Our modern culture proclaims with all its force: What you do and what you have are the most important things. This is a lie. It is a deception that has led whole generations down the well-trodden path toward lives of quiet desperation. But it is a lie that is reinforced with such regularity that we have grown to believe it, at least subconsciously, and have shaped our lives around it.
Two of the most common tools of social judgment are the assessment of what make and model of car you drive and the question “What do you do?”
The whole focus of our culture is on doing and having. I get on the plane, and nine out of ten times, the person next to me will ask me, “What do you do?” We ask young children, “What are you going to do when you grow up?” and seniors in high school, “What are you going to do in college?” and college graduates, “What are you going to do now that you have finished your studies?” We live in a task-oriented culture. But this task-oriented approach completely ignores our need to connect the activities of our daily lives with our essential purpose.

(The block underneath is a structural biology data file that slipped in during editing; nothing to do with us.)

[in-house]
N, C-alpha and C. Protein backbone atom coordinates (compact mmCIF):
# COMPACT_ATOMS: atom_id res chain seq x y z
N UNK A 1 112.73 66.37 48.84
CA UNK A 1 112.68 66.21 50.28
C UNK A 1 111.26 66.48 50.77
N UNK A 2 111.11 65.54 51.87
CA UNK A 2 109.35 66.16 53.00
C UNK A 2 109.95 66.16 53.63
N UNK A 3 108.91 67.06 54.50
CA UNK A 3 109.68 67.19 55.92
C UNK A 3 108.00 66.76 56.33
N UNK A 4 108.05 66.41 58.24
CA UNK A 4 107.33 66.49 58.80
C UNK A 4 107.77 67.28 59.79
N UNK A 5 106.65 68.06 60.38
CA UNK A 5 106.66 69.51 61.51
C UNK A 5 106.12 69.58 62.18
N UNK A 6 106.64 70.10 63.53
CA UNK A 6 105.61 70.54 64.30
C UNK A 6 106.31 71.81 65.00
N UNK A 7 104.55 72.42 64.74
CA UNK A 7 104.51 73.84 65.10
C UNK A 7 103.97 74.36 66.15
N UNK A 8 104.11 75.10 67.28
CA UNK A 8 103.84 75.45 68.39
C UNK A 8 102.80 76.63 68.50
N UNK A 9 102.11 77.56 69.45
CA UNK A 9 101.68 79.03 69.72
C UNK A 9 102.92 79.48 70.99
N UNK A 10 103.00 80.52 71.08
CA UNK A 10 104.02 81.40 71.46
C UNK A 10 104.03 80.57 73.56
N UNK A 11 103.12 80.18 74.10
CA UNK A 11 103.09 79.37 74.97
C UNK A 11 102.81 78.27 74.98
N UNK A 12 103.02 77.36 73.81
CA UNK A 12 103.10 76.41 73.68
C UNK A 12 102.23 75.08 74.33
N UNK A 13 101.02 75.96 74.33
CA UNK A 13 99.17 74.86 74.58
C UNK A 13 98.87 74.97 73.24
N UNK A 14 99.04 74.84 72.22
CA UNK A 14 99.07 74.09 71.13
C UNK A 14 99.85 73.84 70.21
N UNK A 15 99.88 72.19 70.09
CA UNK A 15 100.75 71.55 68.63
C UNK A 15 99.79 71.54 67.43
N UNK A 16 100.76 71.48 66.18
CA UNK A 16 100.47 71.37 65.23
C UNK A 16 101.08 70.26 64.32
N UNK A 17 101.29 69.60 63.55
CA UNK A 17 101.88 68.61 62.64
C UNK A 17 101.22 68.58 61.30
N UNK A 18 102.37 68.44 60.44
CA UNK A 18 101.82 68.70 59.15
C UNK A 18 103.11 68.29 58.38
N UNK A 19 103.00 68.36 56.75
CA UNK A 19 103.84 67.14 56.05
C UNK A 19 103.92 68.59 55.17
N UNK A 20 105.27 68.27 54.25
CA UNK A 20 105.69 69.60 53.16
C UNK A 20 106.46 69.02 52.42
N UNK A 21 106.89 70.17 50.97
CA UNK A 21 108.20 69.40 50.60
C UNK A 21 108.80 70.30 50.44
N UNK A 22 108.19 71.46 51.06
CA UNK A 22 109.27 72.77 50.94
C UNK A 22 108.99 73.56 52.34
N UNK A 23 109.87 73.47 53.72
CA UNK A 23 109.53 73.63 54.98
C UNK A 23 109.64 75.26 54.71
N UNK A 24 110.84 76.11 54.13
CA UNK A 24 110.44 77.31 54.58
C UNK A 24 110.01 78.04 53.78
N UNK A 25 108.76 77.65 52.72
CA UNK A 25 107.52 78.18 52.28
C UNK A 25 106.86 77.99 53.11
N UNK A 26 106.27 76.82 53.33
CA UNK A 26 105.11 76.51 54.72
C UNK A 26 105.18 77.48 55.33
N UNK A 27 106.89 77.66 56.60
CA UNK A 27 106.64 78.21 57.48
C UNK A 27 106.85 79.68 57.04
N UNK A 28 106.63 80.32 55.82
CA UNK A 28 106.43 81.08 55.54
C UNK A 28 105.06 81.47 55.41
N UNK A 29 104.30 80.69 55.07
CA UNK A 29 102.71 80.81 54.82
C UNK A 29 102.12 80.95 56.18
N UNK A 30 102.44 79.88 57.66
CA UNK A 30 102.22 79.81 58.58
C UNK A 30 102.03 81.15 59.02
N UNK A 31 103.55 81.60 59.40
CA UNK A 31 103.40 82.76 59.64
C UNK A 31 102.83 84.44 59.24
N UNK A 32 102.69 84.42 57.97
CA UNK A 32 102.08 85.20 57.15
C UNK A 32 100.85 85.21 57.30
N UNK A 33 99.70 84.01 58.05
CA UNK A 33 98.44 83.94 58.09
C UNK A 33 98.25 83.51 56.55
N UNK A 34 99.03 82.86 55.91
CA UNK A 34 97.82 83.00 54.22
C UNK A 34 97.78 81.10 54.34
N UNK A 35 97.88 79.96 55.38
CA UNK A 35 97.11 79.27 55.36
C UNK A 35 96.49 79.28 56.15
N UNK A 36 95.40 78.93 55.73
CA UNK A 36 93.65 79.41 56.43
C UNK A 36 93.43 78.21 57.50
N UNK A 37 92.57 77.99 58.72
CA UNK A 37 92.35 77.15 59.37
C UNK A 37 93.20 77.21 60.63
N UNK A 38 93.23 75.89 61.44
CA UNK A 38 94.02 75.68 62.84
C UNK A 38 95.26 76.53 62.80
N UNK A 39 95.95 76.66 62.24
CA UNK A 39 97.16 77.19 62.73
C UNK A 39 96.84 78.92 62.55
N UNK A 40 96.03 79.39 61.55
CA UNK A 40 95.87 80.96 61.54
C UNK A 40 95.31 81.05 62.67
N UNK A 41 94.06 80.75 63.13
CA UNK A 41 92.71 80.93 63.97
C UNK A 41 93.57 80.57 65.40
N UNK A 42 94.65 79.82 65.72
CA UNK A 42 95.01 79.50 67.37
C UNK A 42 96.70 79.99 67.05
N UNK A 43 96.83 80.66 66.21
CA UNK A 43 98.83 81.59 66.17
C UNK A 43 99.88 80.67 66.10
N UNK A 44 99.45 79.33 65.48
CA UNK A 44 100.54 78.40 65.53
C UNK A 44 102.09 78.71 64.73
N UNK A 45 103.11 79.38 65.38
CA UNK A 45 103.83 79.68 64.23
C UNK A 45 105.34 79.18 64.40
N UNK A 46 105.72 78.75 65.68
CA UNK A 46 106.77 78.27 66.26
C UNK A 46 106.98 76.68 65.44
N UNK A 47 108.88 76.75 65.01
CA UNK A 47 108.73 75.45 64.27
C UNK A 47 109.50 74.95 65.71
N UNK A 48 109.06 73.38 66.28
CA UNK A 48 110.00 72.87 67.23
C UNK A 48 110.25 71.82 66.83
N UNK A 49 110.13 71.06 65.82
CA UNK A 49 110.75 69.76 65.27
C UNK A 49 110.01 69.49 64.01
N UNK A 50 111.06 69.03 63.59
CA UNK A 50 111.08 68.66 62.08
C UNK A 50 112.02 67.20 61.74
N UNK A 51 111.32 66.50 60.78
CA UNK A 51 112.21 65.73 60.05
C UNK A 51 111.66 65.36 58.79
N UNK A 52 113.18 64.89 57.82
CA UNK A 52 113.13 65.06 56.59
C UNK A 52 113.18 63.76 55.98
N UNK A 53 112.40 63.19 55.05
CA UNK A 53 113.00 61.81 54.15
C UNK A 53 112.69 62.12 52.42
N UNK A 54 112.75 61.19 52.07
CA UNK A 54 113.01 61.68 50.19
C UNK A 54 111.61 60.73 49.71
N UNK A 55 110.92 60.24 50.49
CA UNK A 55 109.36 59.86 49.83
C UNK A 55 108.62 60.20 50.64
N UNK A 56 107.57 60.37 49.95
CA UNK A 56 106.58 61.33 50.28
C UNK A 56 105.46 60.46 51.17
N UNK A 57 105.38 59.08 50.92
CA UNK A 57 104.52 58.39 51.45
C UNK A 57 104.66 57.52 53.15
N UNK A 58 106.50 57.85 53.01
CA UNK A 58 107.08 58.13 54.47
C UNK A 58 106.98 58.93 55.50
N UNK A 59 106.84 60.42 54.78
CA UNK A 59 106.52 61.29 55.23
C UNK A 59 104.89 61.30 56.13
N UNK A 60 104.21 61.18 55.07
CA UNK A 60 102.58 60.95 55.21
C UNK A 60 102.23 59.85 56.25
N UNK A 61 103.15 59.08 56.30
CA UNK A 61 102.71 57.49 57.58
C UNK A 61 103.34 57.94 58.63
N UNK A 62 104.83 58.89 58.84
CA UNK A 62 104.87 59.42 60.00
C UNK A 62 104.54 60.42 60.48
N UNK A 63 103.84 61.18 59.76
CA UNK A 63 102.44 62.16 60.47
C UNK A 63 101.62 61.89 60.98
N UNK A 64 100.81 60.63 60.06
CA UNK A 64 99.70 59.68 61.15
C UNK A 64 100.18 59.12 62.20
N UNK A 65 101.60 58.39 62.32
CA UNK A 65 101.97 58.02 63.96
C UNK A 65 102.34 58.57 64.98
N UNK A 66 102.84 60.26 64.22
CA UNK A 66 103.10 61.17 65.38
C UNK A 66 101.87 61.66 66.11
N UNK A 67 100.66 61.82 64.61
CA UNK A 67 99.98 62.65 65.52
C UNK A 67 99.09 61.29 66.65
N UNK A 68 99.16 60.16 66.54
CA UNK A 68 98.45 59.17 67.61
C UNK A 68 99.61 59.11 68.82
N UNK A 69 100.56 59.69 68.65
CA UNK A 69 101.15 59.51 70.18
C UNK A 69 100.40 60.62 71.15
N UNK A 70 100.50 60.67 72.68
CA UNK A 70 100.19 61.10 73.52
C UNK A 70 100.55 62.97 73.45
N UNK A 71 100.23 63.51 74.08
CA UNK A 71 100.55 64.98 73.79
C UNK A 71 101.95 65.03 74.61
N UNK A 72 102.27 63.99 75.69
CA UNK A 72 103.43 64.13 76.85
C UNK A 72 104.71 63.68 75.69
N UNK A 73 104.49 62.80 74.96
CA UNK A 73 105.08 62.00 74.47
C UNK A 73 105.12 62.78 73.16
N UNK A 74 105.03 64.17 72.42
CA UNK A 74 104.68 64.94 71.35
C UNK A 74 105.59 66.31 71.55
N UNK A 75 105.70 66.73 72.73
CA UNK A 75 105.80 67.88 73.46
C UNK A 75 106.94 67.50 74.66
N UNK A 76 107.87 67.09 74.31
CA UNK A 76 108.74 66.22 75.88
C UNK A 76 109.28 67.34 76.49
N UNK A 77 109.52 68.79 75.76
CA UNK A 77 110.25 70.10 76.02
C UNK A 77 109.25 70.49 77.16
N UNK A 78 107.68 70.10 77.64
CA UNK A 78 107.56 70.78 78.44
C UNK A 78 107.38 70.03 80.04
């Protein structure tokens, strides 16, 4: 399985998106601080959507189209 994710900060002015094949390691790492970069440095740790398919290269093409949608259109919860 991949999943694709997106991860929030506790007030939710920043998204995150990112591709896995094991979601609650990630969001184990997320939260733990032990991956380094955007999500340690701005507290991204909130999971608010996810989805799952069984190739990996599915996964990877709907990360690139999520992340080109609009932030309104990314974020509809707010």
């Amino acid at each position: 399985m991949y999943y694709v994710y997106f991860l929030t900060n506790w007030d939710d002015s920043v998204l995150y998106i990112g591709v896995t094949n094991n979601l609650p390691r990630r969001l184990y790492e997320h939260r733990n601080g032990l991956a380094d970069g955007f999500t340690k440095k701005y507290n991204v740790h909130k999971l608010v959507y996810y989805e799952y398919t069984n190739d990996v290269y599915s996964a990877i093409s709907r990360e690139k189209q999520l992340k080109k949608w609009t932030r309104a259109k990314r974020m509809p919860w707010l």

Doing and having are natural, normal, and necessary aspects of our daily lives; the challenge is to do and have in accord with our essential purpose.
In this task-oriented culture, one of the real dangers is to slip into an episodic mode of living. What I mean is, the happenings of our day-to-day lives can become episodic, one after another, like the episodes of a soap opera. In a soap opera, there is always something happening, but nothing ever really happens. In every episode there is drama—activity takes place, words are muttered, but nothing really happens. People abusing one another, people using one another, people talking about one another, people plotting and scheming, but nothing meaningful ever happens. Their lives are filled with superficialities, and they are constantly restless and miserable. There is no theme, no thread—just another entertaining episode.
When the days and weeks of our lives become like this, we grow depressed, disillusioned, and miserably unhappy. The reason is that without a clear sense of the purpose and meaning of our lives, the emptiness is overwhelming. We try to fill the void with pleasure and possessions, but the emptiness is unaffected by such trivialities. There are moments of pleasure, but they are brief in a long succession of twenty-four-hour days.
From The Rhythm of Life
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